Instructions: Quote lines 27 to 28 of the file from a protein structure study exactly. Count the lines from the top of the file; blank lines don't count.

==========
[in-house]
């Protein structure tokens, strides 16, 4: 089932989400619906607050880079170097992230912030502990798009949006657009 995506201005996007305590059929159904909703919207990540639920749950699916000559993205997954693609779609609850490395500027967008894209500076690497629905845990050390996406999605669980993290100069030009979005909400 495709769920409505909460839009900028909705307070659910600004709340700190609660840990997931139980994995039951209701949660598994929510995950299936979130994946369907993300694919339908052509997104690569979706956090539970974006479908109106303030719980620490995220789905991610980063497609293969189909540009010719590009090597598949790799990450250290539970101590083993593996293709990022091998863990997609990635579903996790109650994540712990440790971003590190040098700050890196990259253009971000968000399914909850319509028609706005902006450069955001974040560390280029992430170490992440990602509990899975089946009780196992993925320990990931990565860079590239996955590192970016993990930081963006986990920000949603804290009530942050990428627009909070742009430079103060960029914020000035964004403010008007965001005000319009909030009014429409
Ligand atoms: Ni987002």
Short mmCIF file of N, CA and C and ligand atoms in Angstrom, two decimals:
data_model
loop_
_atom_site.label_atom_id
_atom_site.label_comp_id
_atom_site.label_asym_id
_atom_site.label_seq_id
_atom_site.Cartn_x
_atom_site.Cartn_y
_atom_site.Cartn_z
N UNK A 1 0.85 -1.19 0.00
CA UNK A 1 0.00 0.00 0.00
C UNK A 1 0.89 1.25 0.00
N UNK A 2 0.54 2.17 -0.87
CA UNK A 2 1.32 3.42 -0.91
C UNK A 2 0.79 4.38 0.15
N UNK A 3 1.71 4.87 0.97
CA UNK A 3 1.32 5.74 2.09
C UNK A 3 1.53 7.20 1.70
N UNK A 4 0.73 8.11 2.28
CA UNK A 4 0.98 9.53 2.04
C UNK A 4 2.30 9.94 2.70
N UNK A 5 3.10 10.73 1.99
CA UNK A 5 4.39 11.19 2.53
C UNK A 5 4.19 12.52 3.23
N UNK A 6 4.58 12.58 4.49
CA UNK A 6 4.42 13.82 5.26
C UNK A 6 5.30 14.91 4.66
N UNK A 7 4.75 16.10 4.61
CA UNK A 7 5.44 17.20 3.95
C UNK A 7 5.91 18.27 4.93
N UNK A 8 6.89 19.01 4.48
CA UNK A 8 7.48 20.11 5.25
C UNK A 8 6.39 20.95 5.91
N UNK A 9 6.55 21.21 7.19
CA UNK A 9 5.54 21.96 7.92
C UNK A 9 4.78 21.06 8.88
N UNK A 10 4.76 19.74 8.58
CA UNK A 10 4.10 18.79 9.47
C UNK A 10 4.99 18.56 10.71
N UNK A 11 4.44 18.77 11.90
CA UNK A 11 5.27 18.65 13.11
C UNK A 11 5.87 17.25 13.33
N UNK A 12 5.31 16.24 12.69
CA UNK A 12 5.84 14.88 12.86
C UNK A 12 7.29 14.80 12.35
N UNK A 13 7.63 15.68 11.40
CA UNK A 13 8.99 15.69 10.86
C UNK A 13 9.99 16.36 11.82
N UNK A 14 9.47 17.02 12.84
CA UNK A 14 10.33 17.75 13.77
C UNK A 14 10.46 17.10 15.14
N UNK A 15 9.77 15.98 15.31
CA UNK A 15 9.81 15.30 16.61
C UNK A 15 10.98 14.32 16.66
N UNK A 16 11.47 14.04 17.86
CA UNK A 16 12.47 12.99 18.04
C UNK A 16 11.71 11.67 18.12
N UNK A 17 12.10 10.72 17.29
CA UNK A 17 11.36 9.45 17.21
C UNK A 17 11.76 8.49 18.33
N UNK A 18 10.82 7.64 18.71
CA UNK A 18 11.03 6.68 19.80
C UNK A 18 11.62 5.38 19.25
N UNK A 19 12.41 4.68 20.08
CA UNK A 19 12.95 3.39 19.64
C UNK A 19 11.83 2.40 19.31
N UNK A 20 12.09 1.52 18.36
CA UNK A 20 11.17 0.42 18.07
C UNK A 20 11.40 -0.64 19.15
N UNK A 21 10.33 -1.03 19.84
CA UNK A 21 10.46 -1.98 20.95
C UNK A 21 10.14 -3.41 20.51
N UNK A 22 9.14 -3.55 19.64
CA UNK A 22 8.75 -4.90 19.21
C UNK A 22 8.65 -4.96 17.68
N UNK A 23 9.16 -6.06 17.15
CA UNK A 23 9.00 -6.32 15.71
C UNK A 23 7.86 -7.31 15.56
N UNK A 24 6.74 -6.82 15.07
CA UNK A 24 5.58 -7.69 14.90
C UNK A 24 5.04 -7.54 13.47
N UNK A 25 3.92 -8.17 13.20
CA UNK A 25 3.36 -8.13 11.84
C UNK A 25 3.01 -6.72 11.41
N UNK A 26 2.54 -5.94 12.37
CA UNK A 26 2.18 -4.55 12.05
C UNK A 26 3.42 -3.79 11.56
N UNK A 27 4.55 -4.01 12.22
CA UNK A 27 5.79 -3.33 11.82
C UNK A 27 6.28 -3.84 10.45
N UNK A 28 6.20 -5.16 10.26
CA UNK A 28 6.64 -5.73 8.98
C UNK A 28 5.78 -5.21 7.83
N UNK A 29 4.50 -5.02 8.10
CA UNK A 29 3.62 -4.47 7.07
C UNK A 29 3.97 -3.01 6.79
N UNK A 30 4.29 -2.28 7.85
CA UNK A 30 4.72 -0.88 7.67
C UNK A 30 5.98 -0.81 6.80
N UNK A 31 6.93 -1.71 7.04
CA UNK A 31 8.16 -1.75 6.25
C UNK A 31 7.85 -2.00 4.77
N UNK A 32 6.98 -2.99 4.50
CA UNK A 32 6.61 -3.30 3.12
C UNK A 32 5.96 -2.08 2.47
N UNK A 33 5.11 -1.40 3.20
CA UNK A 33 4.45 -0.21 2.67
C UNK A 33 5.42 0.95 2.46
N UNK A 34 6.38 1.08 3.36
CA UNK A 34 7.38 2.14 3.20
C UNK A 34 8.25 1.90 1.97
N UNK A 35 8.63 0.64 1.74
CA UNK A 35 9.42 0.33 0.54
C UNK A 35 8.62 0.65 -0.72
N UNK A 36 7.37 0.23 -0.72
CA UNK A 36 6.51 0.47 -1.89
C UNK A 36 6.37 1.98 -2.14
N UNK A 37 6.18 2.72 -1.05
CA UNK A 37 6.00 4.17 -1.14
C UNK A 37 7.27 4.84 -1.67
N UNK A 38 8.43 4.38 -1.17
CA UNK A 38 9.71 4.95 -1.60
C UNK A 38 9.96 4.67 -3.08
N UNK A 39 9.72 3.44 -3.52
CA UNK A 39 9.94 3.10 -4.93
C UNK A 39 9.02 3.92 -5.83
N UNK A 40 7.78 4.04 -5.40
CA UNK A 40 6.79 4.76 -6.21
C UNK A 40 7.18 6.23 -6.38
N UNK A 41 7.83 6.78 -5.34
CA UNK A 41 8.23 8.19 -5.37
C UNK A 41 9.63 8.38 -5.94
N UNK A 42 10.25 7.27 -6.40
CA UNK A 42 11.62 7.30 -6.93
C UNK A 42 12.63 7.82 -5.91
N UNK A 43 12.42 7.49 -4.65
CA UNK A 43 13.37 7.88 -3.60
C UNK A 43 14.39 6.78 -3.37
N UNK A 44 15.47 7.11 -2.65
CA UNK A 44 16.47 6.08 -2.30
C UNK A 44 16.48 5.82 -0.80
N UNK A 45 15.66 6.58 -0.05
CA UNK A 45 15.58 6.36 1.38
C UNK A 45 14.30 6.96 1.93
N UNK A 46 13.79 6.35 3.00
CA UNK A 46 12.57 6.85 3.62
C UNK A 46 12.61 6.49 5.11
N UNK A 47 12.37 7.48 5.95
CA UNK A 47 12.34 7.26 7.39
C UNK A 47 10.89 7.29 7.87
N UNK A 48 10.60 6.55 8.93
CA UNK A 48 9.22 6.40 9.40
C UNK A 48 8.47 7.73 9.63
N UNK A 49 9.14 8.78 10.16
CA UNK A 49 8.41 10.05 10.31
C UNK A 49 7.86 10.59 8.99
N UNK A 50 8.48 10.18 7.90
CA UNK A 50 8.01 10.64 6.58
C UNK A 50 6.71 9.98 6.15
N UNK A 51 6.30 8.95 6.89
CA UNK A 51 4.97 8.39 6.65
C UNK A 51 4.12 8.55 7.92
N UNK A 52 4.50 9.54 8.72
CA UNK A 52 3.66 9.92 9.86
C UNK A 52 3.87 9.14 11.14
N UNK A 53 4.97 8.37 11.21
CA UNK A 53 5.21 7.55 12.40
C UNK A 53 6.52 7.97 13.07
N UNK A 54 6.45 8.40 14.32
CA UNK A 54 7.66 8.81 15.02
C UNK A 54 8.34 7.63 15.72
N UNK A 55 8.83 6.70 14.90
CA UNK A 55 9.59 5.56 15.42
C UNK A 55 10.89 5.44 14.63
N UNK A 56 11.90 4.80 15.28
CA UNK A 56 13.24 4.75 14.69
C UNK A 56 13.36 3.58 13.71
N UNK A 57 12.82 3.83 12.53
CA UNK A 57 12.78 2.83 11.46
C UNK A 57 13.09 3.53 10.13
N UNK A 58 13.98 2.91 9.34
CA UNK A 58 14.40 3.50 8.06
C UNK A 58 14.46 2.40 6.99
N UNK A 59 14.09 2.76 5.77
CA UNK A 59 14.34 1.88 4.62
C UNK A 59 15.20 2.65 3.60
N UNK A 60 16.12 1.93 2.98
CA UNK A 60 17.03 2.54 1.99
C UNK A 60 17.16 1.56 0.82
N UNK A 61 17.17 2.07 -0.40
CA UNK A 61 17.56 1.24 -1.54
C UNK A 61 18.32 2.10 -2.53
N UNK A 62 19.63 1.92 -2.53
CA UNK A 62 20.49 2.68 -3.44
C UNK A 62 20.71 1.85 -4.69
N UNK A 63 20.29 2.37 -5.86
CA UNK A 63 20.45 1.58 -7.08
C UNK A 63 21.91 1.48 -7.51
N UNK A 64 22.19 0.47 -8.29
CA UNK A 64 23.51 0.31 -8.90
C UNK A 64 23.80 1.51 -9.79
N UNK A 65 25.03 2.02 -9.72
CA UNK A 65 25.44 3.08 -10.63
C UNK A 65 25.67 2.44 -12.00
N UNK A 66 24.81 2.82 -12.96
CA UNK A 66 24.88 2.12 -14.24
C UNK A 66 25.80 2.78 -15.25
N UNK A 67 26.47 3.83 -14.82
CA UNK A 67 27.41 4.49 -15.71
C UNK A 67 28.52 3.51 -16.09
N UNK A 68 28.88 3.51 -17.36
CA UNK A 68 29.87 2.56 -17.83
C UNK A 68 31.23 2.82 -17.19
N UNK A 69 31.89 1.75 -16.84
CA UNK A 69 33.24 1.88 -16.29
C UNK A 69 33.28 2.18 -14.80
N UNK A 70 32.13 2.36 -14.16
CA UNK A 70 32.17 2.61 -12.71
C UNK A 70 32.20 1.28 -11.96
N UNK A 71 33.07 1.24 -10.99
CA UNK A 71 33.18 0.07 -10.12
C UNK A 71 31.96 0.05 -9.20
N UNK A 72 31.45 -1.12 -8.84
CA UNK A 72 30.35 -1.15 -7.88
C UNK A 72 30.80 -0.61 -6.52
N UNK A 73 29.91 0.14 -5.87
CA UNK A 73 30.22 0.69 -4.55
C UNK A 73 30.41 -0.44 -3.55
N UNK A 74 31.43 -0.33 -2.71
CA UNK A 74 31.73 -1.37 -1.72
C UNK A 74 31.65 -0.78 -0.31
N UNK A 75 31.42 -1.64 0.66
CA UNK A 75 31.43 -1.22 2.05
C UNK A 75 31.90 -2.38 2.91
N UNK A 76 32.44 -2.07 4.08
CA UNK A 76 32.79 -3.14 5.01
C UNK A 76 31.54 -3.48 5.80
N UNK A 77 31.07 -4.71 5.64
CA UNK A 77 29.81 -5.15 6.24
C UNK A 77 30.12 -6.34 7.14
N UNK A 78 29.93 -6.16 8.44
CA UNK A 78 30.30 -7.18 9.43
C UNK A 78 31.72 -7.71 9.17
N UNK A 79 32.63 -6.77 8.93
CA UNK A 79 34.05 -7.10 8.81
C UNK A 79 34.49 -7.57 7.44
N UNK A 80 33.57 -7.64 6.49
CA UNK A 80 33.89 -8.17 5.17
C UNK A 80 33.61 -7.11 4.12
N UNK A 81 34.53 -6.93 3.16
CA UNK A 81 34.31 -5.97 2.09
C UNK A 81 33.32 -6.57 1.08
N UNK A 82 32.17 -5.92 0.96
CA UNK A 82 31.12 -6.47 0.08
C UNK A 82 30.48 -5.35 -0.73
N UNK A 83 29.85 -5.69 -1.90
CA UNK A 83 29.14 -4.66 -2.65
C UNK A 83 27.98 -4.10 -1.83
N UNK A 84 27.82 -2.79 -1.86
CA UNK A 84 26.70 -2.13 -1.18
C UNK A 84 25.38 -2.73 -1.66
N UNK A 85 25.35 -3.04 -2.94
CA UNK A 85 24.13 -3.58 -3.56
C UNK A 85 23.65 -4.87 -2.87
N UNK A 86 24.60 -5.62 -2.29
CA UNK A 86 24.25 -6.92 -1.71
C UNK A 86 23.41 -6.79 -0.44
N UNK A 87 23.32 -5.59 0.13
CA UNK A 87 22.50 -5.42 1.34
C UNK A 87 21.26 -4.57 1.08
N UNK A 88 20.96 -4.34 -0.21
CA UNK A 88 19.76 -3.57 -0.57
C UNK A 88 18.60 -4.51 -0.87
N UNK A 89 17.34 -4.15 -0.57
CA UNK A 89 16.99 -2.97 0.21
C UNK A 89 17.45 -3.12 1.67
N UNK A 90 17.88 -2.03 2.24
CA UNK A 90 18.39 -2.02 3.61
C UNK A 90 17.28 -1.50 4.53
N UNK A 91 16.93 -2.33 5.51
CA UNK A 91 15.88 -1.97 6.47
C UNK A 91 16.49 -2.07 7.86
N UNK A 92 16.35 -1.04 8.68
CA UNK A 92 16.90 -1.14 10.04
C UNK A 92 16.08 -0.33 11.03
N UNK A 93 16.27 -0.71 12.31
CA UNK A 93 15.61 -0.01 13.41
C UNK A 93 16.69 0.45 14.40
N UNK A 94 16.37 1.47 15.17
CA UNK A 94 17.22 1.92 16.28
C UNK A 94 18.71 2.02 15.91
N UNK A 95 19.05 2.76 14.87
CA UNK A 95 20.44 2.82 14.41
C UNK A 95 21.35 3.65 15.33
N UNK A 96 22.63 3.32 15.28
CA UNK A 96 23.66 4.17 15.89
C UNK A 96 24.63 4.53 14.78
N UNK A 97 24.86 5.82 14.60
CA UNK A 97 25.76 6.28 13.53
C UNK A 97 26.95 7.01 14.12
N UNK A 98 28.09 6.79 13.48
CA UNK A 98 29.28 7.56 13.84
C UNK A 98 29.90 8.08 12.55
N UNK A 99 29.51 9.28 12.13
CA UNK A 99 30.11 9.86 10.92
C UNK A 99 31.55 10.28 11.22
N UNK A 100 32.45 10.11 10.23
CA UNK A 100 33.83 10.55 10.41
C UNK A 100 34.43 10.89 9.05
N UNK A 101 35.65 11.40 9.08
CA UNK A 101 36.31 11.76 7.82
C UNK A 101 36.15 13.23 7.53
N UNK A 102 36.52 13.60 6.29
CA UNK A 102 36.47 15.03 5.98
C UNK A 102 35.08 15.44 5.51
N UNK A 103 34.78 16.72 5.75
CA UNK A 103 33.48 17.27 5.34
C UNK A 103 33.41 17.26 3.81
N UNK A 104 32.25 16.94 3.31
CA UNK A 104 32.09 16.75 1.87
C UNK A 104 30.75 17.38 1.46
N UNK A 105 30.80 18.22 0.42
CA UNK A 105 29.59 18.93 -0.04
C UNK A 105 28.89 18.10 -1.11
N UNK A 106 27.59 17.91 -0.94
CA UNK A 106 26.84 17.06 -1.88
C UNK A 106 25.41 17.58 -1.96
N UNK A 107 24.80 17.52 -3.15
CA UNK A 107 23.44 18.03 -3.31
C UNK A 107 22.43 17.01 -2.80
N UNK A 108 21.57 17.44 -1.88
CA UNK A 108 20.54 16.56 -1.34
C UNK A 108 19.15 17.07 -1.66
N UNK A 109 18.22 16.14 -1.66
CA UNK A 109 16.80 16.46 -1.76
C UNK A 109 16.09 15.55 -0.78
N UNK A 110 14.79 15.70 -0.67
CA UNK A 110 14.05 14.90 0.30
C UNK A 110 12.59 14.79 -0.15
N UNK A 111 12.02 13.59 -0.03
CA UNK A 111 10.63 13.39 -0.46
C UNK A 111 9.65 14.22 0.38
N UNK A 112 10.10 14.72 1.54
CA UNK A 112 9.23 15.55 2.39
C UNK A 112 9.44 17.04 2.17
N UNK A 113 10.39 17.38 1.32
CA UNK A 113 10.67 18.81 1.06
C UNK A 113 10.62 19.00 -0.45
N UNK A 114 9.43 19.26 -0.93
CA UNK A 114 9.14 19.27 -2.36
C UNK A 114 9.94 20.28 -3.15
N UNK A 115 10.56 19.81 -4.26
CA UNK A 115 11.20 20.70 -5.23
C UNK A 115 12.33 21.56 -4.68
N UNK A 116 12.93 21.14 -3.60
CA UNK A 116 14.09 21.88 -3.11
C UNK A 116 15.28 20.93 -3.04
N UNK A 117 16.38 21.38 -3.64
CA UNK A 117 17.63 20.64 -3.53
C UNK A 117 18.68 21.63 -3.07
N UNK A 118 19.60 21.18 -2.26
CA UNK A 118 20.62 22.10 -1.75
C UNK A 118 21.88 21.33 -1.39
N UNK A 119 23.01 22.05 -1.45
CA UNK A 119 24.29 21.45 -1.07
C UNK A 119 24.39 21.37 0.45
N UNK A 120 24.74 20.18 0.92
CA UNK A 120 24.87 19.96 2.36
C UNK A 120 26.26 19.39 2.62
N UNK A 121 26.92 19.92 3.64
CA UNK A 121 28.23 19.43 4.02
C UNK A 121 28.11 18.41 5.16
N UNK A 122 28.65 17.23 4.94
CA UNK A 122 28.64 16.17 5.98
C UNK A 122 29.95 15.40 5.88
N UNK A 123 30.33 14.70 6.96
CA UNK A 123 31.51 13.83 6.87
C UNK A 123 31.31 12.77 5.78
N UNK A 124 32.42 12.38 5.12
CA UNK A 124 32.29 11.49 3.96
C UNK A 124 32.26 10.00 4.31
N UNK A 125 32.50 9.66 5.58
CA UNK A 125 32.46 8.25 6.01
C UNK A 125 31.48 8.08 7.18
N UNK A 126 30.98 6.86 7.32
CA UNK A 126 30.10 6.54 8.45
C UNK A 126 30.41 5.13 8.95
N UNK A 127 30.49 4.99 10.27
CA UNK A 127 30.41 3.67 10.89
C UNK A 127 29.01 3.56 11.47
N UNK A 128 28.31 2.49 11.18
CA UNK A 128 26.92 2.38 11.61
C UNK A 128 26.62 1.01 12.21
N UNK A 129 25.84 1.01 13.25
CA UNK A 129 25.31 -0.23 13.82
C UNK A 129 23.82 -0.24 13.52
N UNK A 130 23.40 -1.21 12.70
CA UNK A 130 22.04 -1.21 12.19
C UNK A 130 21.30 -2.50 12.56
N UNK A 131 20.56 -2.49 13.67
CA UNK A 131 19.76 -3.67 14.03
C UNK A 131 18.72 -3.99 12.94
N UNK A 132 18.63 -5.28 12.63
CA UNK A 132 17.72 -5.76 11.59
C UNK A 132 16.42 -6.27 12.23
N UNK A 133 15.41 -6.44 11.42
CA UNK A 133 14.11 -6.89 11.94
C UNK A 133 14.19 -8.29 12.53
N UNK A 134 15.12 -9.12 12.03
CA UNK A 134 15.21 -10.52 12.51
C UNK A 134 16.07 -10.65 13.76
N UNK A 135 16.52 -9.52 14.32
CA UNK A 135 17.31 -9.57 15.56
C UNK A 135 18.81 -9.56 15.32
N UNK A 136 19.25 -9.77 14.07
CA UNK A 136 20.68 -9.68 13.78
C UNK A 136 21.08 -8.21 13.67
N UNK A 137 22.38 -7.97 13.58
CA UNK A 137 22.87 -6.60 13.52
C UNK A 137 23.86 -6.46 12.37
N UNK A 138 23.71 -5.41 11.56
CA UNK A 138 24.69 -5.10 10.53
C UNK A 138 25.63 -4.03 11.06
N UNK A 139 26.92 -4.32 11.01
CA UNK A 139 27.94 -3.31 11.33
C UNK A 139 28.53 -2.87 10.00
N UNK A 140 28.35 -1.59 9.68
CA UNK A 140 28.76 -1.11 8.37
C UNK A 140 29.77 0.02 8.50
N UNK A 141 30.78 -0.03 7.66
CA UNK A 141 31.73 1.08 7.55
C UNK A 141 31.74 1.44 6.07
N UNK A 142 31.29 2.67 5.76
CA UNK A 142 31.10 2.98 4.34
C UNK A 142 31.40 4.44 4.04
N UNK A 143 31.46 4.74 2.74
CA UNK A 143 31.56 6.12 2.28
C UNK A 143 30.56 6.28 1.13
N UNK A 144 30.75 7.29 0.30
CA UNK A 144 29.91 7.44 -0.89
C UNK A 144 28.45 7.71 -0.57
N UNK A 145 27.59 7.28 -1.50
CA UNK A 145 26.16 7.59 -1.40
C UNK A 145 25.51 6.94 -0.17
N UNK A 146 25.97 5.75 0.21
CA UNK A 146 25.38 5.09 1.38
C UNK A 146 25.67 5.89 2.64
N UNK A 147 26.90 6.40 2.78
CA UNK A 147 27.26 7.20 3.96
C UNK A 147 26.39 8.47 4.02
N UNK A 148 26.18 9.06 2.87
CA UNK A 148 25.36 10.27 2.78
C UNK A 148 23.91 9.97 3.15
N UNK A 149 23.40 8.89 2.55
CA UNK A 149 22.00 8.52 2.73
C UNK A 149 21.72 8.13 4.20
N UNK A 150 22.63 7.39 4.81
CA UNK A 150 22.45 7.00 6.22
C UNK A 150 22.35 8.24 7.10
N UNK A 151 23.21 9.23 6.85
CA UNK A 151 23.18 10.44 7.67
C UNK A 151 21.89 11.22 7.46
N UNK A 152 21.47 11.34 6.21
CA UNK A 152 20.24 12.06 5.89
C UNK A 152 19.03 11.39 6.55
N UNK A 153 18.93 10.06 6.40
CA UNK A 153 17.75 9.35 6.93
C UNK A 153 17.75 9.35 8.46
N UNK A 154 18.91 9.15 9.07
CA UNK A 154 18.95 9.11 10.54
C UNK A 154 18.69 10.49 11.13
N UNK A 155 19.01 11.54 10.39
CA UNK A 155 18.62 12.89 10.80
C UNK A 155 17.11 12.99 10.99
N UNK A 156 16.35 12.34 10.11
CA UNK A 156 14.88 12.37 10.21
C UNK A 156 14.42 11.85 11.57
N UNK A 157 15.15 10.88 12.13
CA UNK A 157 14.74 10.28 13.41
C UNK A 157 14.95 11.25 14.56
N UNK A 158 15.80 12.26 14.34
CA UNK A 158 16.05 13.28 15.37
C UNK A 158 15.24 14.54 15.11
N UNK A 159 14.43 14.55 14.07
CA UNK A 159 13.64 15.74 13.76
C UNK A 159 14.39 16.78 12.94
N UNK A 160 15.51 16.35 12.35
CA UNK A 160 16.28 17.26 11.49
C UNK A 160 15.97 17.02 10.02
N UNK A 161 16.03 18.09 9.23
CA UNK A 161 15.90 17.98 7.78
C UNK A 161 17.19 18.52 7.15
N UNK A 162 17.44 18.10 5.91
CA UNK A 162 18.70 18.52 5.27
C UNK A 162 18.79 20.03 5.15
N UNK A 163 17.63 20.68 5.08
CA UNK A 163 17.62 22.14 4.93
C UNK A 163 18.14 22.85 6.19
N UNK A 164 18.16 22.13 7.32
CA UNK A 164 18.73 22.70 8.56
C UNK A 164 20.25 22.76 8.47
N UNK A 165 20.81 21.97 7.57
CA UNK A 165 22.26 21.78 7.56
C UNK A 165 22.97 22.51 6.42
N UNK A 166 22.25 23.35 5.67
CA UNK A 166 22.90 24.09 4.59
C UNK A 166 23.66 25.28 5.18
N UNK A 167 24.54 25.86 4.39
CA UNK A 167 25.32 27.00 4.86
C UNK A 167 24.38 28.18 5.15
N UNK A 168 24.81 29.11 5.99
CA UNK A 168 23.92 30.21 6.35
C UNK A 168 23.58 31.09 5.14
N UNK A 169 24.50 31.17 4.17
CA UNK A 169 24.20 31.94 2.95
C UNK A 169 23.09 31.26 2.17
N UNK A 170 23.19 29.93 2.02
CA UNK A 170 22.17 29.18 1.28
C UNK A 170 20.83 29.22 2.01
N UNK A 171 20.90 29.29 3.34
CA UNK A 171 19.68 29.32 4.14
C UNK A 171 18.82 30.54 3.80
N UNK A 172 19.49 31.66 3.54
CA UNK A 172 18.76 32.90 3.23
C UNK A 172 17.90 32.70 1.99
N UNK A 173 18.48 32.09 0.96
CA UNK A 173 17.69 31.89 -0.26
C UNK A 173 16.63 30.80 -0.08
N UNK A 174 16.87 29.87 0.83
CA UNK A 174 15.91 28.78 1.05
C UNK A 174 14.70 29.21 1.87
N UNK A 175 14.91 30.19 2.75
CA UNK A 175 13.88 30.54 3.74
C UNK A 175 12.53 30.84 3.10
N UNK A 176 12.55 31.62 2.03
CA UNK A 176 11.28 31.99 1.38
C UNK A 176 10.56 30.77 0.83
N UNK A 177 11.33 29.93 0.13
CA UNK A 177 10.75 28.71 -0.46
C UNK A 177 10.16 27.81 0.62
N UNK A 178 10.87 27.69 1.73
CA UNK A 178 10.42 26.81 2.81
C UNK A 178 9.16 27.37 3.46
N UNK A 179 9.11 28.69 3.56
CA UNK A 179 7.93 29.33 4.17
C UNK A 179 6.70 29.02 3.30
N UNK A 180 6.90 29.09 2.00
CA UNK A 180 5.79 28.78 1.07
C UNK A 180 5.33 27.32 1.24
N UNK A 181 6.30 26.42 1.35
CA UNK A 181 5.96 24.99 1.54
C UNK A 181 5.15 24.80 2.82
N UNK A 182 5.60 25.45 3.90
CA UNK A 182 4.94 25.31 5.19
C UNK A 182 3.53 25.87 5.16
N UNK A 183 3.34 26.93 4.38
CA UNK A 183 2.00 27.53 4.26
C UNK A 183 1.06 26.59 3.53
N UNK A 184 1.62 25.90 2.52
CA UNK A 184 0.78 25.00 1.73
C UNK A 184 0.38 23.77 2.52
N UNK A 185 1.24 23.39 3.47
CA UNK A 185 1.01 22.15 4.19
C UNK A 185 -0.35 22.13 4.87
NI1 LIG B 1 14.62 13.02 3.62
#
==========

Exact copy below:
CA UNK A 5 4.39 11.19 2.53
C UNK A 5 4.19 12.52 3.23